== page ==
And if we are talking about the preferences of our visitors, the grounds here differ. People from Eastern Europe and Asia are less sensitive to price; this may be justified by a less awareness of the system options, feedbacks or comparison. At the same time, Western Europe and other countries that have been using such systems for pretty long time are much more sensitive to prices. They are willing to forego some convenient offers to get cheaper ones. Besides, the phenomenon of “nationalism” is observed in booking sphere as well: some people prefer to use their national systems and ignore better options.
Can you give us some figures from the first year of operation of InLobby.com? What buying method your visitors prefer until today?
Khachik Nazaryan: inLOBBY has been launched since September 2011 and if we consider the conversion of lookers to bookers for this time span then it goes something of about 0.34% unique visitors that have booked a hotel.
During this short course of time inLOBBY opened and put into full operation 2 new representative offices with local support in Asia (inLOBBY ASIA Co. Ltd.) and in Russia (In Lobby Ltd.). Our own hotel inventory has grown by about 84% with hotels inLOBBY has personally contracted with.
Again, the preference in buying methods highly depends on the market, even has a geographical implication. From the terms of getting direct support prior to reservation order, the Eastern European and Asian markets are among those segments that basically prefer communication-consultation-then-order method. On the other hand, the countries with more broad awareness of available accommodation options apply less for concierge services.
Issues with acquiring visas are also among the key factors, influencing the choice for buying method. This stands as one of the reasons in the markets of Eastern Europe and Asia when customers prefer the full prepayment option for getting payment letter, reinstating their payment fact and submit it to the embassies. While the rest are less sensitive to this approach.
You have added Chinese and Thai language to inLobby.com and recently you have your office in Bangkok. Do you see that Asian consumers are more reluctant to buy online? How do they react to the new concept?
Khachik Nazaryan: Generally, the whole market, irrespective of geographic location, showcases statistical growth in online buying. This concerns not only online reservations, but online shopping as well. E-commerce solutions start winning their score in the online market. As based on marketing forecasts, Asian markets are said to turn into a more rapid consumer field for online products. And here, continuous introduction and improvement of already existing online buying business models or the launch of a more advanced platforms will win the situation and be of higher preference in the Asian market.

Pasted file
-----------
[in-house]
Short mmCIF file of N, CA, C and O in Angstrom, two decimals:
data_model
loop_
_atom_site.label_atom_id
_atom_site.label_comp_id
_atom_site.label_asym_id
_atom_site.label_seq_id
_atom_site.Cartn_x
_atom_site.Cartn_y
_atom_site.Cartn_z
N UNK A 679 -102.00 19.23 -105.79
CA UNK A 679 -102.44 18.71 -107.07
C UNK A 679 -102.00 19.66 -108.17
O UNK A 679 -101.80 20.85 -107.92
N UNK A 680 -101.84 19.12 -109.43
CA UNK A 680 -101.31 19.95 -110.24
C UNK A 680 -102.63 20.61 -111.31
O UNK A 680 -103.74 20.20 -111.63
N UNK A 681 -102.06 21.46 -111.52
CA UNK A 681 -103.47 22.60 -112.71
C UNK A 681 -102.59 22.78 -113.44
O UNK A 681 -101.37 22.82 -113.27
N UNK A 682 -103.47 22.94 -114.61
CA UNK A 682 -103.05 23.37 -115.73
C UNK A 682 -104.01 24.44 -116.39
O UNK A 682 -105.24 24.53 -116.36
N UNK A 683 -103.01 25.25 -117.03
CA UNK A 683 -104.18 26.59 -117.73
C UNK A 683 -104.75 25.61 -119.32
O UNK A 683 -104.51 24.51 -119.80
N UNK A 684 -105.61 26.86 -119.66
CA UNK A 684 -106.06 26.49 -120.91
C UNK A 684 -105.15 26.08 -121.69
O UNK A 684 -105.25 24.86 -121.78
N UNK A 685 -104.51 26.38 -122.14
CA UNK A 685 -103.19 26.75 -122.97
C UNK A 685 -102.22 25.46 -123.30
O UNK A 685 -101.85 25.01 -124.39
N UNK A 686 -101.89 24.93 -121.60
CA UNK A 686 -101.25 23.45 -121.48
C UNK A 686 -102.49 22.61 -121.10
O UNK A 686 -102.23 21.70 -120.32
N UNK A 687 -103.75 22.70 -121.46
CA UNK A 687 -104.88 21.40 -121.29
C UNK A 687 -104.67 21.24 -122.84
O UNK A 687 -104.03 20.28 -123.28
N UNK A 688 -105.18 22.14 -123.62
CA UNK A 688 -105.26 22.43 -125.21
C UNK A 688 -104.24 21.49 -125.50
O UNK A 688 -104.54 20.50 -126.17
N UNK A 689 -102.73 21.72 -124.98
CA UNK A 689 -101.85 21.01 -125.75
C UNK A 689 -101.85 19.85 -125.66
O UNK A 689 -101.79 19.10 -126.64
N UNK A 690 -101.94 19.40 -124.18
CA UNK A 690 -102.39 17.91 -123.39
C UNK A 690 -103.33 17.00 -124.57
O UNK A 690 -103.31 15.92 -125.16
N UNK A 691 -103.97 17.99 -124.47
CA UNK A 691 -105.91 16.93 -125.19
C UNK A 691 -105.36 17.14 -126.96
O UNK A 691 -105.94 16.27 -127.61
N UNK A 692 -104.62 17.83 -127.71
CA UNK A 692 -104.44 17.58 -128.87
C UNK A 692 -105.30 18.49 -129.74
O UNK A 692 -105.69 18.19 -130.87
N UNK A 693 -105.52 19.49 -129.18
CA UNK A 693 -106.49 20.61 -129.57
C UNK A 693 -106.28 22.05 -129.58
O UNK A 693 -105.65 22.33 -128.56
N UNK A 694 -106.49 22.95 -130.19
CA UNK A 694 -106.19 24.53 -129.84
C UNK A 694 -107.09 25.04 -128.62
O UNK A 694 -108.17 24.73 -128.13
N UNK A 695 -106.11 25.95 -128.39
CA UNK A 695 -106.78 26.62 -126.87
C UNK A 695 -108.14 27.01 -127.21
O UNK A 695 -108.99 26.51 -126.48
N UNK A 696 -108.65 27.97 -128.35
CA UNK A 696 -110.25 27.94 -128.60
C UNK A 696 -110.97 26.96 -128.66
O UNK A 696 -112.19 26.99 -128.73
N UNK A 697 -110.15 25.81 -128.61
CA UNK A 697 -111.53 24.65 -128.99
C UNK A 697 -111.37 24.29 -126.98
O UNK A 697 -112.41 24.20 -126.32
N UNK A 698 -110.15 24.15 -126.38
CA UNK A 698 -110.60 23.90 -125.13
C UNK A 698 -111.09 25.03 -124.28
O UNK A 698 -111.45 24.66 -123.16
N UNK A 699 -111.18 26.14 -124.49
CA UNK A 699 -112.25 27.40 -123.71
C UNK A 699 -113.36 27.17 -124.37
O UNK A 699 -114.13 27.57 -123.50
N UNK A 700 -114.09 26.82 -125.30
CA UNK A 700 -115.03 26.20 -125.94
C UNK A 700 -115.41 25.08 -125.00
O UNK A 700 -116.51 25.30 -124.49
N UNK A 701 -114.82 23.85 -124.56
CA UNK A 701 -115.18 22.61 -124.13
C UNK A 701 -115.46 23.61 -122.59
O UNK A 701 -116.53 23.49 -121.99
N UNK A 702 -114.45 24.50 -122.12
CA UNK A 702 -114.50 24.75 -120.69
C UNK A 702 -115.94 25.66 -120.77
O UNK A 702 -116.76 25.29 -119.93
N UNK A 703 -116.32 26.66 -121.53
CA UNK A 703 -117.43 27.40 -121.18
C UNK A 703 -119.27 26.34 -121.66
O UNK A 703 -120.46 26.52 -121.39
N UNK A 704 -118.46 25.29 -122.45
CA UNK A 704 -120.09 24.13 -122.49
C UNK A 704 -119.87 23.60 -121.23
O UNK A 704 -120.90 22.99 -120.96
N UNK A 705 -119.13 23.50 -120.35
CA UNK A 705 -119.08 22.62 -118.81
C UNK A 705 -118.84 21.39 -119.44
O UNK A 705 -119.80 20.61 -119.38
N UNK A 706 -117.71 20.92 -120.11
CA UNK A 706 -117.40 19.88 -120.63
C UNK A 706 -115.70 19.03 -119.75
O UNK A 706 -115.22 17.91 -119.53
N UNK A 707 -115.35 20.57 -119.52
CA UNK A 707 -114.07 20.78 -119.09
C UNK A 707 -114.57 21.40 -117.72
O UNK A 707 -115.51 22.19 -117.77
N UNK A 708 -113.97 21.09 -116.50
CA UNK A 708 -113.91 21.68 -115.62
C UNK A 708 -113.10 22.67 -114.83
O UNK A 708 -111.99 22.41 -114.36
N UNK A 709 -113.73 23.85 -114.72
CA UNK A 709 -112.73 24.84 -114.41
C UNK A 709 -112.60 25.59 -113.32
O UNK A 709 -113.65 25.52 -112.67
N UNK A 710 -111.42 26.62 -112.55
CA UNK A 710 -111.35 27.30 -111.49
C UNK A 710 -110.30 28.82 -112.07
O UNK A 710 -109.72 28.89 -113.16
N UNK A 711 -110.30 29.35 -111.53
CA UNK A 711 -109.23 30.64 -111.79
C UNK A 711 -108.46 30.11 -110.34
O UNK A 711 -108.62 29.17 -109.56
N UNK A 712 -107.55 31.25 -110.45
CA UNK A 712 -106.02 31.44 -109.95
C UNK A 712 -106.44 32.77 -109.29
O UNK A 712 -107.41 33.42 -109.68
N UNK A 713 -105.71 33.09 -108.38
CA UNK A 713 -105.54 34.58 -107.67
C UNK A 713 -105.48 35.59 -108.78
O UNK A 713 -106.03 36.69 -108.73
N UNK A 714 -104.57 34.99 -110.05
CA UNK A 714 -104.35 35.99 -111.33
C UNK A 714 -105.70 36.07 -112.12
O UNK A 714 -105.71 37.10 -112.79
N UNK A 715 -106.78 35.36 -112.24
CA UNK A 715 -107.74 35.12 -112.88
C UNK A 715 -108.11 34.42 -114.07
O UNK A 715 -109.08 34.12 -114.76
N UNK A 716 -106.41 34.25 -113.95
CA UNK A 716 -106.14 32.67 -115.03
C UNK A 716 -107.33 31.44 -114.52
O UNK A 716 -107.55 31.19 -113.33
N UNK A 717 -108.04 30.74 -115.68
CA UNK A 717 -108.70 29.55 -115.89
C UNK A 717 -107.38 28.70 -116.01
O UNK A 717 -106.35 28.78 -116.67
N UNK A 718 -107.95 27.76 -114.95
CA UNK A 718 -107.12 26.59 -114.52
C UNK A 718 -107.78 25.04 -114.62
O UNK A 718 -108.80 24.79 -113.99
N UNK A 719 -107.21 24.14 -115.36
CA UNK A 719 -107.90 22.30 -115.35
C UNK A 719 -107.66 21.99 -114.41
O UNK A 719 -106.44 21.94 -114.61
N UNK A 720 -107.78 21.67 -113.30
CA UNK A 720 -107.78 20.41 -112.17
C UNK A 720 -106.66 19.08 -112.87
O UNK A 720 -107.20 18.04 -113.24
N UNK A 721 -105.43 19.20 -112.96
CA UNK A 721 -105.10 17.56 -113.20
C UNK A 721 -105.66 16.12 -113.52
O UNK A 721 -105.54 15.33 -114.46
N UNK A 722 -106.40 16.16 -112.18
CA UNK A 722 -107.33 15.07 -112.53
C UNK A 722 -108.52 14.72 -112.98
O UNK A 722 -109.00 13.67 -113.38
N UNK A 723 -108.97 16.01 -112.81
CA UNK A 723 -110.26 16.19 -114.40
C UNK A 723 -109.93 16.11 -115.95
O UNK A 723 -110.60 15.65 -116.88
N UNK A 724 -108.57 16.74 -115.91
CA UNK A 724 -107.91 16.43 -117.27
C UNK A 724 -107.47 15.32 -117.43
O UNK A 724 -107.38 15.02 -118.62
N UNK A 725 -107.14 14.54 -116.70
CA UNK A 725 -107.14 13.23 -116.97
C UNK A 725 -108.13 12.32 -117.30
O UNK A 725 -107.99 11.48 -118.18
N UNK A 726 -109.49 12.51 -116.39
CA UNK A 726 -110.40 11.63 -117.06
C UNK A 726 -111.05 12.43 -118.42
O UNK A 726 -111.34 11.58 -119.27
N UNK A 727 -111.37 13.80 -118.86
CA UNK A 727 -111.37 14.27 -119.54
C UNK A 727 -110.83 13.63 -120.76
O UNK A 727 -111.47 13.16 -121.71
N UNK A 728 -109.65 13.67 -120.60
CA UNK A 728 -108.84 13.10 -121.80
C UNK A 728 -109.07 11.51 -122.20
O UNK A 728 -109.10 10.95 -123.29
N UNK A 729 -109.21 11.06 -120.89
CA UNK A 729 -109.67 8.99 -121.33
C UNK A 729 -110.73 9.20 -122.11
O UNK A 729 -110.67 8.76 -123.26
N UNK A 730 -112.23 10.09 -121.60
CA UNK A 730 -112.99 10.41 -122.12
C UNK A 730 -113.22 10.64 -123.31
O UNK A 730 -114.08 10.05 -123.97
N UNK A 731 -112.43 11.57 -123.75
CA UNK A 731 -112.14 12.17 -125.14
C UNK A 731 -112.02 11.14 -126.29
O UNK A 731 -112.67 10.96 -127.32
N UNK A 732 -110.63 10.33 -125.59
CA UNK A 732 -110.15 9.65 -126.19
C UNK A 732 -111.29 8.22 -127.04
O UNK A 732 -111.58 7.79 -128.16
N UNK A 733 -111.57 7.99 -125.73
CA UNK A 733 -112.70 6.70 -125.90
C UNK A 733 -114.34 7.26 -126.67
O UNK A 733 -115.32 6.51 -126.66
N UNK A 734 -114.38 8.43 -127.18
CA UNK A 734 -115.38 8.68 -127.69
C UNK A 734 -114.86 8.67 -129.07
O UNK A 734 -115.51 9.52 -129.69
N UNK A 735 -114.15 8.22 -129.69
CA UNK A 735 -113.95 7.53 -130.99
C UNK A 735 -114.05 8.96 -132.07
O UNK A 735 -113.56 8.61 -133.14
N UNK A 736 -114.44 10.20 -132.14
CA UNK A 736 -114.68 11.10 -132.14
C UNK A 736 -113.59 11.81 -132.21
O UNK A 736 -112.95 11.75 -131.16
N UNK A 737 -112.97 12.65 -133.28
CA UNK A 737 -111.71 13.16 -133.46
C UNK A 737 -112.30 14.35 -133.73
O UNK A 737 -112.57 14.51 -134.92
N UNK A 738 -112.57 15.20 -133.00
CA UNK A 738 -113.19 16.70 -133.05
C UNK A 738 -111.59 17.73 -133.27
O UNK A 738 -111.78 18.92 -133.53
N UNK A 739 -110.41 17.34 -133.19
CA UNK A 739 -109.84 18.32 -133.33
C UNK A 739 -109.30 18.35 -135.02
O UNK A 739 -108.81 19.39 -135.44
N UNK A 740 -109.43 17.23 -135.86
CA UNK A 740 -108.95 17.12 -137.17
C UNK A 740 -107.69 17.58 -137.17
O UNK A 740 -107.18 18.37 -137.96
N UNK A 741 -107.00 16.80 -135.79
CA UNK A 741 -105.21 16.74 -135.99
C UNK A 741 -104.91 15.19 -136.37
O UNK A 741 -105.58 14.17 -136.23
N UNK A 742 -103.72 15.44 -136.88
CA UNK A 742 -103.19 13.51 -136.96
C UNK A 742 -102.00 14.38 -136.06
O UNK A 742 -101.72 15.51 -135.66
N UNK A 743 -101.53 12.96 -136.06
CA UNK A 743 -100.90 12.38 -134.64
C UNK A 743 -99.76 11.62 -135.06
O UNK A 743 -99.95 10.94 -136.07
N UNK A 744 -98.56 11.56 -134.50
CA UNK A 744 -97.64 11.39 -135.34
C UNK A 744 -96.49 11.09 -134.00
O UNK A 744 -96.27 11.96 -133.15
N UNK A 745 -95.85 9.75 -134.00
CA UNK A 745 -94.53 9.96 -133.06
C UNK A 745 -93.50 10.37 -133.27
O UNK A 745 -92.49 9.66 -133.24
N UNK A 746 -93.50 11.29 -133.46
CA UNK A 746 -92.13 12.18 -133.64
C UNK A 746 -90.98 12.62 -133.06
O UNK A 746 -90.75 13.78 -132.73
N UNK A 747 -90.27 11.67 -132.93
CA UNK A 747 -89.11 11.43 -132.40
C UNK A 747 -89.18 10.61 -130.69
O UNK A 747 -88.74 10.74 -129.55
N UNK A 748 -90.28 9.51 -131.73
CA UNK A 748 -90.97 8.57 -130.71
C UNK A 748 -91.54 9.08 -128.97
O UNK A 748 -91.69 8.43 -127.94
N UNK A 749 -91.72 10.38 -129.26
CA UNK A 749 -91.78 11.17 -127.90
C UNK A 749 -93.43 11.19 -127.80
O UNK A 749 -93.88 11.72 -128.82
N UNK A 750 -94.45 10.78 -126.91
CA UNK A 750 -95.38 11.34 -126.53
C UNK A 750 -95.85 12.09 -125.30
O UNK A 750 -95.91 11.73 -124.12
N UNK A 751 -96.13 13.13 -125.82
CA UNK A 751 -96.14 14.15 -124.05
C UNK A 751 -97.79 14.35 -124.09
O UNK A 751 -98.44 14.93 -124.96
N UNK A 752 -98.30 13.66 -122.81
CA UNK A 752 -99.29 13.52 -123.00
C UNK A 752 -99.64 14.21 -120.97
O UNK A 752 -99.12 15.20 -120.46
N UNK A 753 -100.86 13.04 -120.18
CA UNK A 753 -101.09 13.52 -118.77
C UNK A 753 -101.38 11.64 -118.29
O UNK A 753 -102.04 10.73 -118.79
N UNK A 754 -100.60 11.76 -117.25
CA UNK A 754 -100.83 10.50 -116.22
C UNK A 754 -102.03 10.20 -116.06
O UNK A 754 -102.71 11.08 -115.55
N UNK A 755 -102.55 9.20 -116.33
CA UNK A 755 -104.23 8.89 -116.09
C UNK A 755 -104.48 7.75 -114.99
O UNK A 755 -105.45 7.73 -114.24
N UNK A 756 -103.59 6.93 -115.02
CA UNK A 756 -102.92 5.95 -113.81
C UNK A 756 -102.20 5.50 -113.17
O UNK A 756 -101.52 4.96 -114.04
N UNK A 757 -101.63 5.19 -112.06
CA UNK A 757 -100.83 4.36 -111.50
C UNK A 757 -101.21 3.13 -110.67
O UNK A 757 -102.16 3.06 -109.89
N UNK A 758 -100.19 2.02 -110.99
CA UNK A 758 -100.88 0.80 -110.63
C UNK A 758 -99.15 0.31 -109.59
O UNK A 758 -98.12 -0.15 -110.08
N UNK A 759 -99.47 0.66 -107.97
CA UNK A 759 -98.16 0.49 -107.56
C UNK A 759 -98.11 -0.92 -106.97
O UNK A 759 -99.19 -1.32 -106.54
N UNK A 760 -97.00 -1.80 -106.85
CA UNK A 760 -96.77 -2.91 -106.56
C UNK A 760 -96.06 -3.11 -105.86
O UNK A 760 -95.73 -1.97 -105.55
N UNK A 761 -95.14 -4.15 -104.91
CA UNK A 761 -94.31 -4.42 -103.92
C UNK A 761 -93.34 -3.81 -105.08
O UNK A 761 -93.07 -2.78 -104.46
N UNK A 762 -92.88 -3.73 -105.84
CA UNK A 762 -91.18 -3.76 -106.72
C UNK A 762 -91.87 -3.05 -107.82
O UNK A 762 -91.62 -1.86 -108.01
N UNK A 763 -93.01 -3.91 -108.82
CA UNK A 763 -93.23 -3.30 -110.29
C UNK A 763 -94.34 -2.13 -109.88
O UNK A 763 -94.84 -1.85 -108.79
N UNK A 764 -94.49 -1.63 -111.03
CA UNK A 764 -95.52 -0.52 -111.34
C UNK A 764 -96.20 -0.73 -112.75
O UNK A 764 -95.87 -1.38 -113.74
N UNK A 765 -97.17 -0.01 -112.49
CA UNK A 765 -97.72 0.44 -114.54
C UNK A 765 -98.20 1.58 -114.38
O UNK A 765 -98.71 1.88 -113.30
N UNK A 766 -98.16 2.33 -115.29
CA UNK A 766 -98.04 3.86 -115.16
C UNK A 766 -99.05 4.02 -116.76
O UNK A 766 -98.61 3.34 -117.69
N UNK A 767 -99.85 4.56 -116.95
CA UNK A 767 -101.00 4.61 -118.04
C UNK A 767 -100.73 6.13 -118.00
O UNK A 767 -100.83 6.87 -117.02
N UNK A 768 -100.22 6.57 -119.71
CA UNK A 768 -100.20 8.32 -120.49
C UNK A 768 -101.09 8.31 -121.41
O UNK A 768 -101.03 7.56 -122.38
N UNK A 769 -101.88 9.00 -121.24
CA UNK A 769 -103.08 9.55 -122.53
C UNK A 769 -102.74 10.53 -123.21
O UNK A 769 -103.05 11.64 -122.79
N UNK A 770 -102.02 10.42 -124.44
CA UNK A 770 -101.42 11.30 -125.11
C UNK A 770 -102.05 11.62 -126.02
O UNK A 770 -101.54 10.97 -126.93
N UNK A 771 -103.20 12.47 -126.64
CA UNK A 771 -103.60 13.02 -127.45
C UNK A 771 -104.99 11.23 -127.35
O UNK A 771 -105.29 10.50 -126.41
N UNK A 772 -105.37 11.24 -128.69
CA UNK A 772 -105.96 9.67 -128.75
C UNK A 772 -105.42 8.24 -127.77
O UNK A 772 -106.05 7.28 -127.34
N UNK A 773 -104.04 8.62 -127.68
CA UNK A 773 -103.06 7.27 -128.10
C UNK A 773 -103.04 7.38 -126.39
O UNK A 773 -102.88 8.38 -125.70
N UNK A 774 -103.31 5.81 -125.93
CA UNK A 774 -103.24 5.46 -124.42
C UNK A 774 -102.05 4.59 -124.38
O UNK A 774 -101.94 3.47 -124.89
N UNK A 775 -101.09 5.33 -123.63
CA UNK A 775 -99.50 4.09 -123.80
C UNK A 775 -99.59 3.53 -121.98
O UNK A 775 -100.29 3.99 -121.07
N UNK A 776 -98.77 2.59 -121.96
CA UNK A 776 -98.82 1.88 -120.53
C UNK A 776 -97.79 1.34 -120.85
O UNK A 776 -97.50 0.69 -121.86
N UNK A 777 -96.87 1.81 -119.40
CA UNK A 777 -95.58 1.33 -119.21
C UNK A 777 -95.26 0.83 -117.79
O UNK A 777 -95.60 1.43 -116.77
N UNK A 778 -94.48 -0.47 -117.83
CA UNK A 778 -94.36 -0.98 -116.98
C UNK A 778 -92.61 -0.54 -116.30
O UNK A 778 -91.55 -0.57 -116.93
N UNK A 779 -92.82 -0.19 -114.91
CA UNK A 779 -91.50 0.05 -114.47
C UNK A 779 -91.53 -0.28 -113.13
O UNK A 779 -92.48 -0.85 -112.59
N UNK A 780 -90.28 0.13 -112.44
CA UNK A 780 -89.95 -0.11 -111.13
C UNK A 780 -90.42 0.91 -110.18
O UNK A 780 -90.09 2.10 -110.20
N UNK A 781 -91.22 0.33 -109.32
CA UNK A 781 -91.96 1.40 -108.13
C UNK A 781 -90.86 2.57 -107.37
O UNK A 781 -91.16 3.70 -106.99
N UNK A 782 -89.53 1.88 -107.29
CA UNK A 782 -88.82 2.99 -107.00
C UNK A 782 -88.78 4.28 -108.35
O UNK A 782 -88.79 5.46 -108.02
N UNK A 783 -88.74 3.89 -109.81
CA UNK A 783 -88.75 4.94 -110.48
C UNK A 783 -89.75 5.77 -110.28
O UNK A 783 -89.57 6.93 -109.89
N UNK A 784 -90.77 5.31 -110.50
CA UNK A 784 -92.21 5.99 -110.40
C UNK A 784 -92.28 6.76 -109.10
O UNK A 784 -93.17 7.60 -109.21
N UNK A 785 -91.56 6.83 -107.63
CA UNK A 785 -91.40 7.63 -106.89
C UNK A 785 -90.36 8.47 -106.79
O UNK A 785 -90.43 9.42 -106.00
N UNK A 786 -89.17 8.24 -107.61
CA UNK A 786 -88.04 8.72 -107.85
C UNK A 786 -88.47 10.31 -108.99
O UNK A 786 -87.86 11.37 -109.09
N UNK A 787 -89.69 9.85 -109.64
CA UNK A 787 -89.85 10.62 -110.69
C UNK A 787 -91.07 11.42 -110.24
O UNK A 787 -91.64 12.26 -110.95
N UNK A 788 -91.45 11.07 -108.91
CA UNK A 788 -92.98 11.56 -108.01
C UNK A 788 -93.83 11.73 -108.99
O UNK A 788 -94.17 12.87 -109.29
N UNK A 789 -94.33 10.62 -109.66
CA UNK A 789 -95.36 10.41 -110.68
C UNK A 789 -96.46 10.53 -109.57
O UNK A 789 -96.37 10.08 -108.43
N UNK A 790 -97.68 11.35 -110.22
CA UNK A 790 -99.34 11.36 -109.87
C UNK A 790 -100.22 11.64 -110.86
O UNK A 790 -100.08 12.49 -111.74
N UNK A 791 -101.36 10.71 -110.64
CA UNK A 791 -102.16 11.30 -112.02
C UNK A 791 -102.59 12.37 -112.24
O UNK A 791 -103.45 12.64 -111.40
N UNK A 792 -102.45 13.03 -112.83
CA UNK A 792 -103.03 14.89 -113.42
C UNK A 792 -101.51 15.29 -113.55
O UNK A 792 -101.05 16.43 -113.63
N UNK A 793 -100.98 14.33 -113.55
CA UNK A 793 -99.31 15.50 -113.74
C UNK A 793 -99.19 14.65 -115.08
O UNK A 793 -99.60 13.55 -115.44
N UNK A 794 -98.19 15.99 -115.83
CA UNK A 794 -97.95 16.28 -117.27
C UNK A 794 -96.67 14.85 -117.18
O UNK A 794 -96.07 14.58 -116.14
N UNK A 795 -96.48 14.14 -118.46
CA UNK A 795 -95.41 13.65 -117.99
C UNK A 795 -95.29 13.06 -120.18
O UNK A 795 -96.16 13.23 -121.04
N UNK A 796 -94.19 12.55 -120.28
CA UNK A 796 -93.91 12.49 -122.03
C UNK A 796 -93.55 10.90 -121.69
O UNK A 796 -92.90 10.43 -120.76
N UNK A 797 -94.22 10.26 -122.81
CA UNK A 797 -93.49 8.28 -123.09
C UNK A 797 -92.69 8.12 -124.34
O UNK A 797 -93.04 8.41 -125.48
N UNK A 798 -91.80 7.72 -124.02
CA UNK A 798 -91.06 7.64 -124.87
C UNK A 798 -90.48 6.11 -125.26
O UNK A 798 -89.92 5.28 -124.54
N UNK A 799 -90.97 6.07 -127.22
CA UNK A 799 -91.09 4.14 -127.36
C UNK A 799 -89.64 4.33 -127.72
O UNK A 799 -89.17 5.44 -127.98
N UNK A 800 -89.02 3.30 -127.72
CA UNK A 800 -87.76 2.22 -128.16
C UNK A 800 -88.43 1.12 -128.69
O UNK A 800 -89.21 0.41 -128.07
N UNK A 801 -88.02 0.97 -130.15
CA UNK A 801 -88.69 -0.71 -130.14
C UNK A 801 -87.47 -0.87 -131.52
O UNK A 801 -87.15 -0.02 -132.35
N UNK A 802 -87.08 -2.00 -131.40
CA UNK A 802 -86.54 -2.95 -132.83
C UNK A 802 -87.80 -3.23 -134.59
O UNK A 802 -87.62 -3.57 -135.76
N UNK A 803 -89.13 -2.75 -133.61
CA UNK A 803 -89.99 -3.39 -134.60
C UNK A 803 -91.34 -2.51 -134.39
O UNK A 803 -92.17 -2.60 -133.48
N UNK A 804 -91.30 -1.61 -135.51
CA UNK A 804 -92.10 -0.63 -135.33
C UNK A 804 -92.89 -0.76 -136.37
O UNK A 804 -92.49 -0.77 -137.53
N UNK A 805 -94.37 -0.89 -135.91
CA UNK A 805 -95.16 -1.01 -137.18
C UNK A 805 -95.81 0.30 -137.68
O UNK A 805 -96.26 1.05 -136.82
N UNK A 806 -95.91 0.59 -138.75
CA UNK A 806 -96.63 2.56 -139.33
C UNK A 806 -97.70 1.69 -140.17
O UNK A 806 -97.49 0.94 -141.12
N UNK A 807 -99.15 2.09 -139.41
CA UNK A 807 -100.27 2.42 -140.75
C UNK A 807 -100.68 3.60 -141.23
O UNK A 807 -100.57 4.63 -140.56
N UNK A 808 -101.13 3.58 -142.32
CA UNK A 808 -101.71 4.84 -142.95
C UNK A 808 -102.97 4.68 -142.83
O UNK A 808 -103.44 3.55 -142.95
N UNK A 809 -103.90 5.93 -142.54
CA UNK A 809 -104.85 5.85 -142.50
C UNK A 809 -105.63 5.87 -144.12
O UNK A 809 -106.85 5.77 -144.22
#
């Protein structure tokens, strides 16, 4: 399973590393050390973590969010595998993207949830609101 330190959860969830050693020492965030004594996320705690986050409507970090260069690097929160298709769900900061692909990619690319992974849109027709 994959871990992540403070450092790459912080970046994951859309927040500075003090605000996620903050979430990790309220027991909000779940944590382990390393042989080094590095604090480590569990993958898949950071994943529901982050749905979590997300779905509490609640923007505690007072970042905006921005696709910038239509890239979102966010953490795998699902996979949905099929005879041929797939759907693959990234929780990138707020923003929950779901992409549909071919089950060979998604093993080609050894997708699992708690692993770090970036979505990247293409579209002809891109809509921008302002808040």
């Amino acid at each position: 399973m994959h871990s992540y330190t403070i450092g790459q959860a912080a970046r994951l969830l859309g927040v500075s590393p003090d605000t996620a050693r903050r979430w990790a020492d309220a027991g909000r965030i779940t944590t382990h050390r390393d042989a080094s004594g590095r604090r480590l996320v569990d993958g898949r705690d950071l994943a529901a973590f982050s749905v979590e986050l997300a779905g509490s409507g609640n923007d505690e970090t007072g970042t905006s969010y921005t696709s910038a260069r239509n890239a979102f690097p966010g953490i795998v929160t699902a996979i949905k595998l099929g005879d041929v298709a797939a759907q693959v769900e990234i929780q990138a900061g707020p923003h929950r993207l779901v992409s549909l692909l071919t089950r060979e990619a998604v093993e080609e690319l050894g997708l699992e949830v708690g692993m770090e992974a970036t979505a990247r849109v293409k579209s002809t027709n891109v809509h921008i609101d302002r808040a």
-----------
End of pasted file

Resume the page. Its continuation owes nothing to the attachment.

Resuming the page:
Asian consumers are quite a good market target, a far-sighted starting point; they absorb the innovative solutions at a stroke and just need to differentiate among the existing and new products to choose the option they prefer. Unlike Western Europe, Asian consumers are relatively new to adapt to online buying models. It's just a matter of time, awareness and right choice for the product. Asian consumers are not so conservative and are more easy-going in terms of product choice. Better to say, they're more market-friendly and will definitely turn into more progressive online consumers together with the Former Soviet Republics.
Which are the trends in travel product distribution in the years to come? What new changes we can expect?
Khachik Nazaryan: The main trend nowadays seems to be the rate parity – all sources work to have the same price for a specific product. Rate parity in turn will engender trends with more specific content, more diversified offers, more integral trends with a number of integral booking inventories and solutions. Focus will be done on customer satisfaction via new possible options. However, rate parity can be achieved in a long run and during this time a lot of players of the market will be forced to leave it not being able to adapt to this new specificity.
Besides, social networks are so common nowadays that one cannot ignore their development. Many systems will look for new ways to integrate to the social networks. This also concerns the mobile applications market: its growth is expected in more rapid volumes and steps. This field is not saturated yet.
There will also be a “castling” between the old players and the new ones. The old ones have problems with being flexible and respond to market demands in a more prolonged way. More flexible and mobile, modern systems will stay in the market.
In the countries where traditional booking is still less common, the online booking market will continue growing at higher speed displacing the traditional institutions. Finally, I think that combination will win – the more supplementary services one can provide, the more demanded the product will be.